Day 2 and 3
The zygote spends the next few days traveling down the Fallopian tube and divides to form a ball of cells. The cells divide to create an inner group of cells with an outer shell. This stage is called a blastocyst. The inner group of cells will become the embryo, while the outer group of cells will become the membranes and the placenta which that nourish and protect the baby.
The cells of the zygote divide again and again and it becomes a morula, which releases minute amounts of Human Chorionic Gonadotrophin (hGC). The morula continues to travel along the fallopium tube towards the waiting uterus.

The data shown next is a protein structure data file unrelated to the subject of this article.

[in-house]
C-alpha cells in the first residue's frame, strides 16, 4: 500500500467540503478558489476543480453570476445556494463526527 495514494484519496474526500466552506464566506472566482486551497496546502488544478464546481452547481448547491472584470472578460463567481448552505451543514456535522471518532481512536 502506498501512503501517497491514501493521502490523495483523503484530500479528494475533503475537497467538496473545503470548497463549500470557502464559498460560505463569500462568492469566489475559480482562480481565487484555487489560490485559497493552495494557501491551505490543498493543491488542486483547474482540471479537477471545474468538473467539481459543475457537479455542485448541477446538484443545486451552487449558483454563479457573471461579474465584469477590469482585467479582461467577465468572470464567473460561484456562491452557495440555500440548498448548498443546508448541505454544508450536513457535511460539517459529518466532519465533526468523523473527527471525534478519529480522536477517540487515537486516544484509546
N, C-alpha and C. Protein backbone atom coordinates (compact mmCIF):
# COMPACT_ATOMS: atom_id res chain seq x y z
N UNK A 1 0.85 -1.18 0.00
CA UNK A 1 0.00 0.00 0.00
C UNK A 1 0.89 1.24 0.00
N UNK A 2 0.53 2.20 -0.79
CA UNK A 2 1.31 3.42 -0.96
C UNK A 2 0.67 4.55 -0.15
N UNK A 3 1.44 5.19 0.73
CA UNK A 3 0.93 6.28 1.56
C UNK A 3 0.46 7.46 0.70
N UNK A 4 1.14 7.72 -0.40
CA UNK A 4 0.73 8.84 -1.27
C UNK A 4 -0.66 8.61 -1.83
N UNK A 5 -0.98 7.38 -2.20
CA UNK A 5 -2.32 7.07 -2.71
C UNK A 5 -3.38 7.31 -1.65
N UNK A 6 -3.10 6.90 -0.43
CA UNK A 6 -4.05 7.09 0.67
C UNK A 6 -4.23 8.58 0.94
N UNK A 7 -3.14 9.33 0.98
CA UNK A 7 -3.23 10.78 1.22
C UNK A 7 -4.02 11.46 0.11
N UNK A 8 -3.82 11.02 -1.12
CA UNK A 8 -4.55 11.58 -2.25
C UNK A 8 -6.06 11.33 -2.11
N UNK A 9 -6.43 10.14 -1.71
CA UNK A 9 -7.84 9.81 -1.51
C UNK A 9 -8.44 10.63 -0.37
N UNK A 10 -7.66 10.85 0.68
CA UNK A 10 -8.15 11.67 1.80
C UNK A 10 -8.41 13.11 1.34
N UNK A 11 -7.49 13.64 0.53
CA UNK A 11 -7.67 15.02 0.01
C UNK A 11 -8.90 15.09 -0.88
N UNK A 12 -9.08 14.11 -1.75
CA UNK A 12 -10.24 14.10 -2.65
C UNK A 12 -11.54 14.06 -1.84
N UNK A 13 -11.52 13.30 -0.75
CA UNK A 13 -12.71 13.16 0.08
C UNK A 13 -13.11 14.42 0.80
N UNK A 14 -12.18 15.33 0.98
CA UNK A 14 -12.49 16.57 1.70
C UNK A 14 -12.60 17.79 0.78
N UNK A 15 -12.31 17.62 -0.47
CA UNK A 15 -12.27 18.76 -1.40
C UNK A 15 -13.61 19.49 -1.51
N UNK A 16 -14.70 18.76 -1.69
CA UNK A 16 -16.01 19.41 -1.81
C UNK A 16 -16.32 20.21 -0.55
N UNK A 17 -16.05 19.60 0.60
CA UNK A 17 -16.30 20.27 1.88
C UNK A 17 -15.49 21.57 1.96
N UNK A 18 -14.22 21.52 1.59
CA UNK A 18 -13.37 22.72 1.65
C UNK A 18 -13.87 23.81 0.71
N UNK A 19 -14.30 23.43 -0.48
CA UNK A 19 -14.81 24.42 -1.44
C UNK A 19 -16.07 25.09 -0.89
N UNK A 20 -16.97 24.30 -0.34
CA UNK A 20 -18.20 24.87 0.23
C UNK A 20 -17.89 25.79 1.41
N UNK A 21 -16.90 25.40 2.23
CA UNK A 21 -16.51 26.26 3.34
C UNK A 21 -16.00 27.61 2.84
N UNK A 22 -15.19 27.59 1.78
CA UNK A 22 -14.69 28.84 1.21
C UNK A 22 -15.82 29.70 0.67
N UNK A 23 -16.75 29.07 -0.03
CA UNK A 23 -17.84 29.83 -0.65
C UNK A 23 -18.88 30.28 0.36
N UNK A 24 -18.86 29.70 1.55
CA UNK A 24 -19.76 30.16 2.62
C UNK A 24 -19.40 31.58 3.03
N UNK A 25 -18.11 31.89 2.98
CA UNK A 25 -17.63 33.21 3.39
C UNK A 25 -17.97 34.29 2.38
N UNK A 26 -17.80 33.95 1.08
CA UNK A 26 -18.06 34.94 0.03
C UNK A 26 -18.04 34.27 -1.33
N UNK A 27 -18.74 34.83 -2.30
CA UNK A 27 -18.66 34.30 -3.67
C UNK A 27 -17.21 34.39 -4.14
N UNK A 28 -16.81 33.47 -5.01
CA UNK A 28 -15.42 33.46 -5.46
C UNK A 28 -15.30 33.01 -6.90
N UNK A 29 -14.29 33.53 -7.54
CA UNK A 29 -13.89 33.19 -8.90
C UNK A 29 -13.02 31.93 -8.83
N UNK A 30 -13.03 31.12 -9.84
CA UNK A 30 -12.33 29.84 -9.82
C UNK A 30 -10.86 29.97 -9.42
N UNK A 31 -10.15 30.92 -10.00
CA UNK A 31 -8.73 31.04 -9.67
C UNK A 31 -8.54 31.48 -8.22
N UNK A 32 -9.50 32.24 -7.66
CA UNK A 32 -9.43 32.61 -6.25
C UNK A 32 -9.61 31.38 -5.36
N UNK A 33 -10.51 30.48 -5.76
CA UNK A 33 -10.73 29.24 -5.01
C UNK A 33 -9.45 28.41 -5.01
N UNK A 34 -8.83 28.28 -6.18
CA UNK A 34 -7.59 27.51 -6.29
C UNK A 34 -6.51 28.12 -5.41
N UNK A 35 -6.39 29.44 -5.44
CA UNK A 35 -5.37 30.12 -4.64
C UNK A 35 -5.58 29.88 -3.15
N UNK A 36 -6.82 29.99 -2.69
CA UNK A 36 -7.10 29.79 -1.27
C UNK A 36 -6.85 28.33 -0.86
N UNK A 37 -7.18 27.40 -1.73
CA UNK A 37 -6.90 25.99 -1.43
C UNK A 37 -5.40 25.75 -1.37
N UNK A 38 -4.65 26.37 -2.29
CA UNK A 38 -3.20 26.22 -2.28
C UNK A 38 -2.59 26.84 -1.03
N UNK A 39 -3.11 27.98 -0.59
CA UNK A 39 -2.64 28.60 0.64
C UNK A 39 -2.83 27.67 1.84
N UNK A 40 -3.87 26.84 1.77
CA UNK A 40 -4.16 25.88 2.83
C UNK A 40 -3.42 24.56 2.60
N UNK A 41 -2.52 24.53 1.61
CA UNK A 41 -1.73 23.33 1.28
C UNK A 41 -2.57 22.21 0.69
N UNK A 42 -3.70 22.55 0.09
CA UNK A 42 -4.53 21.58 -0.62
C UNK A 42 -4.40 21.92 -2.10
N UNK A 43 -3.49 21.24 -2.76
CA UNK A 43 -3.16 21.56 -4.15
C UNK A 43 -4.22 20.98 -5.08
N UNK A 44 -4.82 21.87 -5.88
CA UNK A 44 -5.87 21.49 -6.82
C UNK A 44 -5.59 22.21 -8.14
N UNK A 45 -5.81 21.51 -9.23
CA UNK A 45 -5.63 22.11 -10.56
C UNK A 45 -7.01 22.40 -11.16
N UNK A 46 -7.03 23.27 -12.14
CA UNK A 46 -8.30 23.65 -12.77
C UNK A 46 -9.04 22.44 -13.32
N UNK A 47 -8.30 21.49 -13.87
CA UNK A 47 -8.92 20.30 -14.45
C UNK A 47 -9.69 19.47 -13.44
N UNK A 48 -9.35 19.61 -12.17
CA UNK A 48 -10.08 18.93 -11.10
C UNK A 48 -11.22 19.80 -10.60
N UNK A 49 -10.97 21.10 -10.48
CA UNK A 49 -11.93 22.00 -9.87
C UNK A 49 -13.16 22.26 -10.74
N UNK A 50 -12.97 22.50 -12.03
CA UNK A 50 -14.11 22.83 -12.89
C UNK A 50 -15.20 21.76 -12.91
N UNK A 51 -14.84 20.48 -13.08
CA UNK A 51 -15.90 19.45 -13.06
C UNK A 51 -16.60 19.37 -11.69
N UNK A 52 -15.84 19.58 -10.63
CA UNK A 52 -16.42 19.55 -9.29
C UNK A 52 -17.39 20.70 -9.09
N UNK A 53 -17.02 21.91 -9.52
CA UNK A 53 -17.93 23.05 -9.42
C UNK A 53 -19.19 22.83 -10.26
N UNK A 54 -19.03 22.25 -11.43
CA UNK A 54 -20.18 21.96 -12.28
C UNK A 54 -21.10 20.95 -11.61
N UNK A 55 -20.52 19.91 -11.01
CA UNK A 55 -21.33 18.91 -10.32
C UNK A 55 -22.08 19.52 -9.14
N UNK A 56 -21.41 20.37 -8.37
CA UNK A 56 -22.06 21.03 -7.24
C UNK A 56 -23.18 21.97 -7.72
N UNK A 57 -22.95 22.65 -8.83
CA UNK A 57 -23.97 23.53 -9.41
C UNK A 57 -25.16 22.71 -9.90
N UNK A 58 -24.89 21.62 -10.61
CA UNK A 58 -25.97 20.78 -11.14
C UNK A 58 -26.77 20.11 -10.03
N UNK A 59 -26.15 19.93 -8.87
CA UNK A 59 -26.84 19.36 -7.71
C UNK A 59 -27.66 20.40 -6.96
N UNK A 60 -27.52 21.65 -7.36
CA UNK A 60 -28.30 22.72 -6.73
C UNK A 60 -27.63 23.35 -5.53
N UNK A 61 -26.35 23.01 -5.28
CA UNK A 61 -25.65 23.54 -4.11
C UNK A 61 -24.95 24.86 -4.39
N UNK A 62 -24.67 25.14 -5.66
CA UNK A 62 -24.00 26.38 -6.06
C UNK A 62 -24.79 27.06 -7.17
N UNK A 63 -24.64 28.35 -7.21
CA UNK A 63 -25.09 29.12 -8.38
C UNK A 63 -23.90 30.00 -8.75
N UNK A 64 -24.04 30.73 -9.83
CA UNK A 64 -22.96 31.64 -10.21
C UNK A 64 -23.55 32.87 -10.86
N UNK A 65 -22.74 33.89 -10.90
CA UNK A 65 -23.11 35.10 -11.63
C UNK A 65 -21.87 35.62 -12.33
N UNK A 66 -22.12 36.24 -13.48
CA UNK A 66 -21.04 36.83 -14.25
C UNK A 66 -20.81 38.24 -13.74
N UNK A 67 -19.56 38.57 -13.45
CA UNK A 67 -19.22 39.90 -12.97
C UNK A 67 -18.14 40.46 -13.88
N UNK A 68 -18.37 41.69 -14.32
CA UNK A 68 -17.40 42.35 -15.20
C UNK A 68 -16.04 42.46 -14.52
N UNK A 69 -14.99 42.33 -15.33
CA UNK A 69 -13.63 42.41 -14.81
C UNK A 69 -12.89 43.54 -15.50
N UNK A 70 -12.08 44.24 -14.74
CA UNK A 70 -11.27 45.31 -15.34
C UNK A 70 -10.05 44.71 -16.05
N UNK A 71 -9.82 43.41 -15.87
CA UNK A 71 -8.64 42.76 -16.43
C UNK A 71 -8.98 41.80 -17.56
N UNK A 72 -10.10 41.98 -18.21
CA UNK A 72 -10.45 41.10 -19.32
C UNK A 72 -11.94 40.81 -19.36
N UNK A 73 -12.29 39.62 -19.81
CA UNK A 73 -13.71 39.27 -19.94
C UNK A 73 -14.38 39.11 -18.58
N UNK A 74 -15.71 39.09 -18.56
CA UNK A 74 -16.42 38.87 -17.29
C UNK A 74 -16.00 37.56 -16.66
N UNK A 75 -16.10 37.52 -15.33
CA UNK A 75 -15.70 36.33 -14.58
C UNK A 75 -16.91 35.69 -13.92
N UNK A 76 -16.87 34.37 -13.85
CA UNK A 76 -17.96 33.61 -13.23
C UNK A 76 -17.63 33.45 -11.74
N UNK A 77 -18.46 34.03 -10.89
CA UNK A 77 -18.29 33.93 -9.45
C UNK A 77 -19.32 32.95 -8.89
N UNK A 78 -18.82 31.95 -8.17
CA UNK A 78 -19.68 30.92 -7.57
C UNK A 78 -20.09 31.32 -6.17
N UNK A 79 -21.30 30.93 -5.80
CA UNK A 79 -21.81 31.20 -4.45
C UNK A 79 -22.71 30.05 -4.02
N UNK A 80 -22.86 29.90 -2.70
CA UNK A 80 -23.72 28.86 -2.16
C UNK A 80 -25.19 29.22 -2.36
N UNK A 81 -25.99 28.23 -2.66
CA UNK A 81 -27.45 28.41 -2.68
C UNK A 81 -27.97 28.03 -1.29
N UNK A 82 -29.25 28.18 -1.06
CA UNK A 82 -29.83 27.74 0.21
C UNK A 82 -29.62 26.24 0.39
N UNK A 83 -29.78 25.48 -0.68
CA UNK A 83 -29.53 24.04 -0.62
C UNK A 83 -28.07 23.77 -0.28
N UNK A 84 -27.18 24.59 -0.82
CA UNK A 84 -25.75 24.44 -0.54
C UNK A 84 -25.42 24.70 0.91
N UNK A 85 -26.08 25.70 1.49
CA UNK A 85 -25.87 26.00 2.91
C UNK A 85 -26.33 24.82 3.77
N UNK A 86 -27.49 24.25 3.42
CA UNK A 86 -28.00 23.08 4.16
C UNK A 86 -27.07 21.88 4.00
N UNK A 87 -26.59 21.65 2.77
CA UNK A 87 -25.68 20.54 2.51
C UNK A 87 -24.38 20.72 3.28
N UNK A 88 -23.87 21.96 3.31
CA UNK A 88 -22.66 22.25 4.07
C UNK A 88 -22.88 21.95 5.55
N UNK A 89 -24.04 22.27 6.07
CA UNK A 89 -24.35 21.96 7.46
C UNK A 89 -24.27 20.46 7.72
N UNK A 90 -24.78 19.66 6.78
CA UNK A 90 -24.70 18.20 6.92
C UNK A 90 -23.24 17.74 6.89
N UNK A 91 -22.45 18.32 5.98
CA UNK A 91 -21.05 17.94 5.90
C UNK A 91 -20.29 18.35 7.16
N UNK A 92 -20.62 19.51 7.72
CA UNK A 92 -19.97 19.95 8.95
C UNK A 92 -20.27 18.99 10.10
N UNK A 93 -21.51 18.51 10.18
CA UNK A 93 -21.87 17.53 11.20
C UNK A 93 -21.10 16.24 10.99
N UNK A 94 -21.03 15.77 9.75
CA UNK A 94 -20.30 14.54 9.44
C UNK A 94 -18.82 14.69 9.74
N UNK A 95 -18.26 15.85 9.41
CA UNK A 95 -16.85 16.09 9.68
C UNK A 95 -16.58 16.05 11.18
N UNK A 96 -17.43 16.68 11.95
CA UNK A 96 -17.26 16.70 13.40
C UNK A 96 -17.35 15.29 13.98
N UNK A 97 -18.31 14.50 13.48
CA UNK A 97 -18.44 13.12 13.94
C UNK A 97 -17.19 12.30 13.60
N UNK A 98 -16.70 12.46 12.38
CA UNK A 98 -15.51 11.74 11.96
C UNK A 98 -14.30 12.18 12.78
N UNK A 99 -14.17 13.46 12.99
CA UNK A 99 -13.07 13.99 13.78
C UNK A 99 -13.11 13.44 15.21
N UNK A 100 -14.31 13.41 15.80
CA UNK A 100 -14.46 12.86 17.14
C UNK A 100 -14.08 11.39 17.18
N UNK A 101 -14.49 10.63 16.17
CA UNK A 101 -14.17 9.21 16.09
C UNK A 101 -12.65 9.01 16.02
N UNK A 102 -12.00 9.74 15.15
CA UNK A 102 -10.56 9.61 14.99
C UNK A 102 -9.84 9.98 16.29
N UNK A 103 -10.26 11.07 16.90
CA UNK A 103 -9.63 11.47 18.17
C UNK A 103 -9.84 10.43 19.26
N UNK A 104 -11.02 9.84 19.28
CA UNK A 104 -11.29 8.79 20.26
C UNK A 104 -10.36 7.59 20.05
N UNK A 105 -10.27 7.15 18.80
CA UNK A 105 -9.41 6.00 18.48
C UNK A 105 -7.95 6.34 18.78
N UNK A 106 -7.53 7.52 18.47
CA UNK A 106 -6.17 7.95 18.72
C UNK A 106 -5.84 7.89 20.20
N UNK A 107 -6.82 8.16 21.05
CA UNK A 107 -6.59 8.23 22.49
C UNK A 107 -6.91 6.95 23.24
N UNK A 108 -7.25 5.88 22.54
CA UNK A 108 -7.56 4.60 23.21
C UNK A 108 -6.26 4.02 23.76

The cells of the morula continue to divide and on Day 5 have developed into a blastocyst, which finally arrives in the uterus.
The blastocyst begins to implant into the uterine wall on about day 6. At this point in your menstrual cycle, the lining of the uterus has grown and is ready to support a baby. The blastocyst sticks tightly to the lining, where it receives nourishment via your bloodstream. The egg (which is now called an embryo) implants into the uterus by burrowing into the rich lining, and is a mass of more than 100 cells.